How To Scale Your Small Business

/How To Scale Your Small Business

How To Scale Your Small Business

As a small business owner, you’ve probably encountered this scenario before: your business’ current resources and infrastructure are tapped at capacity and cannot keep up with its own growth in the wake of increasing consumer demand.

The easy fix for this problem is to just put in longer hours and pour more money into more resources, right? Not quite. At this point, you need to take a careful approach to your business’ growth and make adjustments that help you grow efficiently to avoid wasting capital. Not doing so could bankrupt your business in the long run.

Doing so, on the other hand, is what’s called “scaling” in the business world. To reiterate, scaling up your business is the act of allocating and optimizing resources and infrastructure to drive a proportionate increase of revenue in relation to cost. It is the optimization – not duplication – of your business efforts that will allow you to quickly and effectively match your growth demands, and continuously adjust to those increasing demands in the long term.

So, how should you scale your business? Where should you focus your efforts? Is your business even scalable?

Focus on Your Processes

The processes in your business, defined as collections of activities and tasks that accomplish specific organizational goals, are almost always the easiest targets when looking for optimization in your business. A small business isn’t as likely to have nearly as many nor as complex processes as a larger company would, so it should be easier to both identify opportunities and execute on them.

There are many examples of processes that can be optimized. If your business sells a product, you could focus on your distribution or manufacturing process, as well as any of the sub-processes within those. Small and large businesses alike utilize core infrastructure offerings from specialized organizations like Amazon, which offers an order fulfillment platform and distribution service. This allows those businesses to more easily fulfill large-scale orders, as they don’t have to spend the incredible amount of time and money needed to create the same capabilities themselves.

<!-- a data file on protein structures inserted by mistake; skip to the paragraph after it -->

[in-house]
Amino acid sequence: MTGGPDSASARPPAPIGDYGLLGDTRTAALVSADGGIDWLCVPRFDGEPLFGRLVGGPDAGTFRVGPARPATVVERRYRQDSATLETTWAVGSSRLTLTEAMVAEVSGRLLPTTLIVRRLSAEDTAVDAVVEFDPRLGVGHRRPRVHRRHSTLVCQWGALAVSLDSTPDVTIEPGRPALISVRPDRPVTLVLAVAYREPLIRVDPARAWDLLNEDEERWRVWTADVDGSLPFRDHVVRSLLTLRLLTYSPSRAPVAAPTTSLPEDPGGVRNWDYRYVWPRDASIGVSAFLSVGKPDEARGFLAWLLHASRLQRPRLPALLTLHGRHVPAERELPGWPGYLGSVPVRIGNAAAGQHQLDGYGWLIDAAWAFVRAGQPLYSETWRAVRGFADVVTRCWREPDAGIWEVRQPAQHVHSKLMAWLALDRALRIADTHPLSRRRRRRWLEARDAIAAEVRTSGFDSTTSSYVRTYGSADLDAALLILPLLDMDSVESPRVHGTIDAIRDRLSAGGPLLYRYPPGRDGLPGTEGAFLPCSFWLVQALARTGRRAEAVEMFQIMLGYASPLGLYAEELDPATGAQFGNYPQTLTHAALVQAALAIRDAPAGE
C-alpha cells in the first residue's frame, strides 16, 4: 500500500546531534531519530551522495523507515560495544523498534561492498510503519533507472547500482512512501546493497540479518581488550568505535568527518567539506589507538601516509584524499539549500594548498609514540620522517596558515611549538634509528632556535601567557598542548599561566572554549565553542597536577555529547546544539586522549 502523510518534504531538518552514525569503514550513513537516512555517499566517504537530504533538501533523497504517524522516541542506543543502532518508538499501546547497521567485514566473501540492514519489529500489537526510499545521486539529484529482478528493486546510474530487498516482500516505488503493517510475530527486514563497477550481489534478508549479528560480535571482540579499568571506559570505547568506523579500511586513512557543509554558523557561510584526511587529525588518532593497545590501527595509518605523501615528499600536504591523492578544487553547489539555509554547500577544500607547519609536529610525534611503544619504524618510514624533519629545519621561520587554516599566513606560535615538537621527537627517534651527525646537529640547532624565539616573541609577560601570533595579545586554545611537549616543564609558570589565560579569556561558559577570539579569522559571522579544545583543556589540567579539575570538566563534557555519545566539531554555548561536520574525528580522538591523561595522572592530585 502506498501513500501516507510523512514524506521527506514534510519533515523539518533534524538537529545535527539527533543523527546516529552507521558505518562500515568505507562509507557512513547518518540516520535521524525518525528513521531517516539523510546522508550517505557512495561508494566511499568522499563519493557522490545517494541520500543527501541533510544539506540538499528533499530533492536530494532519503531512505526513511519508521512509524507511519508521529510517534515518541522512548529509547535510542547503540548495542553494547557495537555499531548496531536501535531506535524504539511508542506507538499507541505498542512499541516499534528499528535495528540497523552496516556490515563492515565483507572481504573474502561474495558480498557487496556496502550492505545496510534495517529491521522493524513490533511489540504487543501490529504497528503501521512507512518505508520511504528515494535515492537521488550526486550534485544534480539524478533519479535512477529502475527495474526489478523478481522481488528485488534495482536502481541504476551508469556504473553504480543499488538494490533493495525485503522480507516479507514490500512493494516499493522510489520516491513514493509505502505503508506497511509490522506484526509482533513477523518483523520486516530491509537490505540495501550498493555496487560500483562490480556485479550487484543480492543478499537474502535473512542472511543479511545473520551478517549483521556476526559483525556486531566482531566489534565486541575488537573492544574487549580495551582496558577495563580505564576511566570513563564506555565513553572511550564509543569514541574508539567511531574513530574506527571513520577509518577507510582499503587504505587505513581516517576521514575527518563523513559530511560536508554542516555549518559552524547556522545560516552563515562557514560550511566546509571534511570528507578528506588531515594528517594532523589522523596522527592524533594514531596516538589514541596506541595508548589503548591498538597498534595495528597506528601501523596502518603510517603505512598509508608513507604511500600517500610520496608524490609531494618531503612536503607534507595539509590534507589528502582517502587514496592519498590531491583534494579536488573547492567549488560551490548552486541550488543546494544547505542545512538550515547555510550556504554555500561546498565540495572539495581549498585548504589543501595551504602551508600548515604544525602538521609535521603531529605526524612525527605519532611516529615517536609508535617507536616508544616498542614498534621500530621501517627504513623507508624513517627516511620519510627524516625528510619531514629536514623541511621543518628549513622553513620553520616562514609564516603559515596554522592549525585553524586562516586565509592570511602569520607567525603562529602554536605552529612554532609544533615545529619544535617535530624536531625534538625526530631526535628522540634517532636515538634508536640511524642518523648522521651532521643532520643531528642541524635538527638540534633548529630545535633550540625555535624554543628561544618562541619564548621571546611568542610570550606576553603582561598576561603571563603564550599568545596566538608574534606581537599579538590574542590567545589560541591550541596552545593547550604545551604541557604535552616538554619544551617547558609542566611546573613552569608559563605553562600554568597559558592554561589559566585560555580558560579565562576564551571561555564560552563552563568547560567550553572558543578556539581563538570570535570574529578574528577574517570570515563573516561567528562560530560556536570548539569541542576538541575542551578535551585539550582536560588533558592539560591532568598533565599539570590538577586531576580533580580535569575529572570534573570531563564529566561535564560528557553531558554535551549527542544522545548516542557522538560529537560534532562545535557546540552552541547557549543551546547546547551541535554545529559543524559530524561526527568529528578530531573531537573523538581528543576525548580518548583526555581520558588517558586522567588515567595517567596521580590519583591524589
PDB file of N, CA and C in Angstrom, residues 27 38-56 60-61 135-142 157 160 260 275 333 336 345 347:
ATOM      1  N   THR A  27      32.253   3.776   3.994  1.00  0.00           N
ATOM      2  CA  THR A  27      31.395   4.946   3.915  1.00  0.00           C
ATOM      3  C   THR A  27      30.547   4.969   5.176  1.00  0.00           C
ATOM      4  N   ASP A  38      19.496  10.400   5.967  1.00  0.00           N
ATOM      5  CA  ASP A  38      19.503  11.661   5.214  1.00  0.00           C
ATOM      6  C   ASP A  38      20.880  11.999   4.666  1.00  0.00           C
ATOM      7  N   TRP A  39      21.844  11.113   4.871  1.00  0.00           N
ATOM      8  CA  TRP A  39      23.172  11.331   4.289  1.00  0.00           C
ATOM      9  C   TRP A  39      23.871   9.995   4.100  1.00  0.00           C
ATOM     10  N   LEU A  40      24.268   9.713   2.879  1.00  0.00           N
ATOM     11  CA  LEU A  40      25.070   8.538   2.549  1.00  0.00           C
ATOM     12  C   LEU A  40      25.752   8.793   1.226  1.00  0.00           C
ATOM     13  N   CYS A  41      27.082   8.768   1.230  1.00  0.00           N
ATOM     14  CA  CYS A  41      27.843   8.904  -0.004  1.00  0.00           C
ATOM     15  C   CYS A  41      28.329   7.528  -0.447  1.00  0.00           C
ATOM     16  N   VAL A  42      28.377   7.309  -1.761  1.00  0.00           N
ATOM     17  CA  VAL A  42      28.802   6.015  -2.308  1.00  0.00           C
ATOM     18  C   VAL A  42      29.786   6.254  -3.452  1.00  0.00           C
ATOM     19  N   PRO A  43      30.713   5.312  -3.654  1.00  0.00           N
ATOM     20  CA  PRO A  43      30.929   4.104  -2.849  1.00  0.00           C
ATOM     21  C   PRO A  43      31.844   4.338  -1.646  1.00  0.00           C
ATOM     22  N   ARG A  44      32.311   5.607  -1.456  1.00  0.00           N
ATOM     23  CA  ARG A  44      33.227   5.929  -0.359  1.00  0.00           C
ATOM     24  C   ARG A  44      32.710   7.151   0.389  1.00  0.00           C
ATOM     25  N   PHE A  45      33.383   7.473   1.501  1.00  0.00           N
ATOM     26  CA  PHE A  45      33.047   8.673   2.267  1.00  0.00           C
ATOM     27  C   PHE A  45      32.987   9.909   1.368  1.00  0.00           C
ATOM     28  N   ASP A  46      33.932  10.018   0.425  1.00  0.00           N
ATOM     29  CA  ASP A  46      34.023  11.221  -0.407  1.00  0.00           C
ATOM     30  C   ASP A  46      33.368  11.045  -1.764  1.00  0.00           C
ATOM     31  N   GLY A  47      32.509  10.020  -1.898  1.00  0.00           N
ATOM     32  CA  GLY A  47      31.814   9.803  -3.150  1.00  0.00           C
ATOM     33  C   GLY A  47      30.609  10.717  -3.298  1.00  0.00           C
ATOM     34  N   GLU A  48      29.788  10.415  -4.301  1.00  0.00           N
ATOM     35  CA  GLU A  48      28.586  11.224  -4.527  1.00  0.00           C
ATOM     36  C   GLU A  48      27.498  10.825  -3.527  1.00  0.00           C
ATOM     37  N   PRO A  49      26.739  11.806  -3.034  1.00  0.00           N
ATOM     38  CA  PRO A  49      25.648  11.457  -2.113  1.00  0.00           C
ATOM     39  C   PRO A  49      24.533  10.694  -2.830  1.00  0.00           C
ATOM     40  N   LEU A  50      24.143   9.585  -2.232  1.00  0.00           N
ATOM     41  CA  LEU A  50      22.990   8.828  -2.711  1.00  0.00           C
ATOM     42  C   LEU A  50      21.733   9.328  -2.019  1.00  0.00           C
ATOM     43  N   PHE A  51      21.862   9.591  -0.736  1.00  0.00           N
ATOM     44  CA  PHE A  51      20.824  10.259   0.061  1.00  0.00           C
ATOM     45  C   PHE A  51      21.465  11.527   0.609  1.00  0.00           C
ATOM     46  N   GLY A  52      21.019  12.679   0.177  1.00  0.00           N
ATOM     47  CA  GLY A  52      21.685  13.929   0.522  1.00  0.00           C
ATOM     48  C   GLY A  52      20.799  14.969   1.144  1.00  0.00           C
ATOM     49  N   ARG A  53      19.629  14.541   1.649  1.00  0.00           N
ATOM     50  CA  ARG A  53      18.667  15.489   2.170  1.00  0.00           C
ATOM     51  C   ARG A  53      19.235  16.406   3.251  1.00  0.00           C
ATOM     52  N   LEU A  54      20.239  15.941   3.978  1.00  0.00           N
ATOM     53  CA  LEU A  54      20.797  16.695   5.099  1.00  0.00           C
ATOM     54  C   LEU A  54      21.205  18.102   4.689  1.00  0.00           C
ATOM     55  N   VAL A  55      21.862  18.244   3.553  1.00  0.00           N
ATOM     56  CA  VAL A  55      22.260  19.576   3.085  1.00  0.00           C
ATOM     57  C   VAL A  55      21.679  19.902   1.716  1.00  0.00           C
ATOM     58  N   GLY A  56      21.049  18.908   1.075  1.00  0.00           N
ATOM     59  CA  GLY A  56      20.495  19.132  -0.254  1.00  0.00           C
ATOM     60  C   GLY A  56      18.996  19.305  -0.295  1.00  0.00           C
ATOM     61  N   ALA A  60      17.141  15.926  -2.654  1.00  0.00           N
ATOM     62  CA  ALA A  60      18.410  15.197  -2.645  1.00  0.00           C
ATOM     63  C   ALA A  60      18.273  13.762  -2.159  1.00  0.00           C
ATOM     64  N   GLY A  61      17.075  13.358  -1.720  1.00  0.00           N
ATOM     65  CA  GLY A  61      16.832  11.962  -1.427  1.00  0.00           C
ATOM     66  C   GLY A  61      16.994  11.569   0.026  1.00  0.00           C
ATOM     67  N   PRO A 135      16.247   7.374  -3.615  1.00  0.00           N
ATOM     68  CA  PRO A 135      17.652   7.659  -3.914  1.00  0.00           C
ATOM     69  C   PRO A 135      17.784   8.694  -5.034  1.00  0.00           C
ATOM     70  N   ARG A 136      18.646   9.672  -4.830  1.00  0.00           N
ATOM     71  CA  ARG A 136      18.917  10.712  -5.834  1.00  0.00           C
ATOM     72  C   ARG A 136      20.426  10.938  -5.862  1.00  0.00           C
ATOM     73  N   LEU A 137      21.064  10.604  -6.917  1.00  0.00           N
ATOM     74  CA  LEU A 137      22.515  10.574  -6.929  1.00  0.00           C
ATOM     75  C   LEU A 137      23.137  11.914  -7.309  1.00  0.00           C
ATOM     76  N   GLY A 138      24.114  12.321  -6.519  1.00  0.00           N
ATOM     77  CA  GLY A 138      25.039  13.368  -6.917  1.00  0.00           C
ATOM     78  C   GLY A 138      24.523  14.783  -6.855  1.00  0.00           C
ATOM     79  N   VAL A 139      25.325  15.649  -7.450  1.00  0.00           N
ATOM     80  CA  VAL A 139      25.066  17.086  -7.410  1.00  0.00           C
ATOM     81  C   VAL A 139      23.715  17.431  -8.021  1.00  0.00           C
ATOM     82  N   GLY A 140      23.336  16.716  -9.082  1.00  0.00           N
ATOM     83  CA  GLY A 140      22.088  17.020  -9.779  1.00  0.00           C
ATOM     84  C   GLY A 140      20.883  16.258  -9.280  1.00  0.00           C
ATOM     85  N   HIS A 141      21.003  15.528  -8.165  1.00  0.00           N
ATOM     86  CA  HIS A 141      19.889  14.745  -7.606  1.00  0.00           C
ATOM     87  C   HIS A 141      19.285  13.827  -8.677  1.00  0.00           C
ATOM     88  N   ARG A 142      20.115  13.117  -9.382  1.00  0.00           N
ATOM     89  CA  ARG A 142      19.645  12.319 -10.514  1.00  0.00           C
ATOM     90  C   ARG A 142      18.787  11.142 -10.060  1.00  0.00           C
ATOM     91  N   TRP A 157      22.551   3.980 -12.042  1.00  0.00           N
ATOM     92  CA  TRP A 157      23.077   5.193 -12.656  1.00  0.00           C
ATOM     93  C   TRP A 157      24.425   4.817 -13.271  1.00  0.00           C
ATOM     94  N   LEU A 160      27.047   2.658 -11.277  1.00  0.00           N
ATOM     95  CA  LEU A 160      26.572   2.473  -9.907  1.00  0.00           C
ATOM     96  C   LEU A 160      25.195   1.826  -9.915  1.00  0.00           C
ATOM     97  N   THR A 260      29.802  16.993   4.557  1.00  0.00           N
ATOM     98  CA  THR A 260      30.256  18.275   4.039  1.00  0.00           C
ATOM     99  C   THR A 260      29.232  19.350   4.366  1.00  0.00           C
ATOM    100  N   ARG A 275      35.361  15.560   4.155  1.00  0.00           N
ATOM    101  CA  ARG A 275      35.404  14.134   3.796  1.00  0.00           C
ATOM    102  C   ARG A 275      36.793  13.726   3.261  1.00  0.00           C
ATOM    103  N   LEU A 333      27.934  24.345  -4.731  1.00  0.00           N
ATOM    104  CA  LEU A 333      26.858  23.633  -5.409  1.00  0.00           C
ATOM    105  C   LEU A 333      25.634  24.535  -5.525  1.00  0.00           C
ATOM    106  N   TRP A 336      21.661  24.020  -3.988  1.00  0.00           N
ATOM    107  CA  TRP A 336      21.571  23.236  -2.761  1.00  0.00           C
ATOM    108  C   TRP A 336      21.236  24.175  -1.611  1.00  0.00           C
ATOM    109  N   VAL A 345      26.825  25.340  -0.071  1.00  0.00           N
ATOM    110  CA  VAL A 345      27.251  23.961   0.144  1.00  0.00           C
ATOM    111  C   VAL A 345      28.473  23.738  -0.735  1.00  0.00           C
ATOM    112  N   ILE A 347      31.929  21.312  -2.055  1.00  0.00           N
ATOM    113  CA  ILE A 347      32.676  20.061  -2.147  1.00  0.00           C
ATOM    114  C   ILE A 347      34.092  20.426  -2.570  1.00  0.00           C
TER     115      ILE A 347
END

Even the optimization of internal processes can be a big step toward reducing your overall costs. For example, investing in the implementation of better technology, like cloud-based services, can increase the speed, power, convenience and efficiency with which you do business.

Change Your Pricing Strategy

The way you approach the pricing for the product or service that your business offers will likely need to change as you scale up. If your market allows the ability for you to increase your price without significantly diminishing your growing demand, it might benefit you to do that. You will be left with more available cash, allowing you to invest it back into resources that will help you scale your business.

You can also benefit your business by optimizing your pricing structure. If, for instance, you offer a complex, diversified set of prices for services you offer, try trimming the fat and cutting it down to a pricing model that is simpler and more profitable for your business at a large scale.

Know If Your Business Lacks the Ability to Scale

Companies that scale generally have a high level of operating leverage, meaning they can increase sales and revenue without proportionately increasing the total costs for the business. If the product or service model of your business isn’t adaptable enough to accomplish this minimization of time, effort and capital, then your business isn’t scalable. You must be able to increase your profit margins if you want to sustain quick growth.

Here’s a simple checklist to see if your business model is scalable:

Repeatability of Solutions – Are your processes consistent, standardized and easily repeatable for the development, manufacturing and distribution of your product/service?

Level of Market Focus Clarity – Do you have a well-defined “ideal customer” and do you strictly limit your targeting efforts to people who meet certain criteria?

Adaptable Sales Process – Is your sales and marketing process agile and dynamic, and can it consistently and quickly be refined to accommodate changing market conditions?

Market Differentiation – Is your service/product and overall brand unique, and are you able to effectively portray that differentiation from your competitors in the eyes of the customer?

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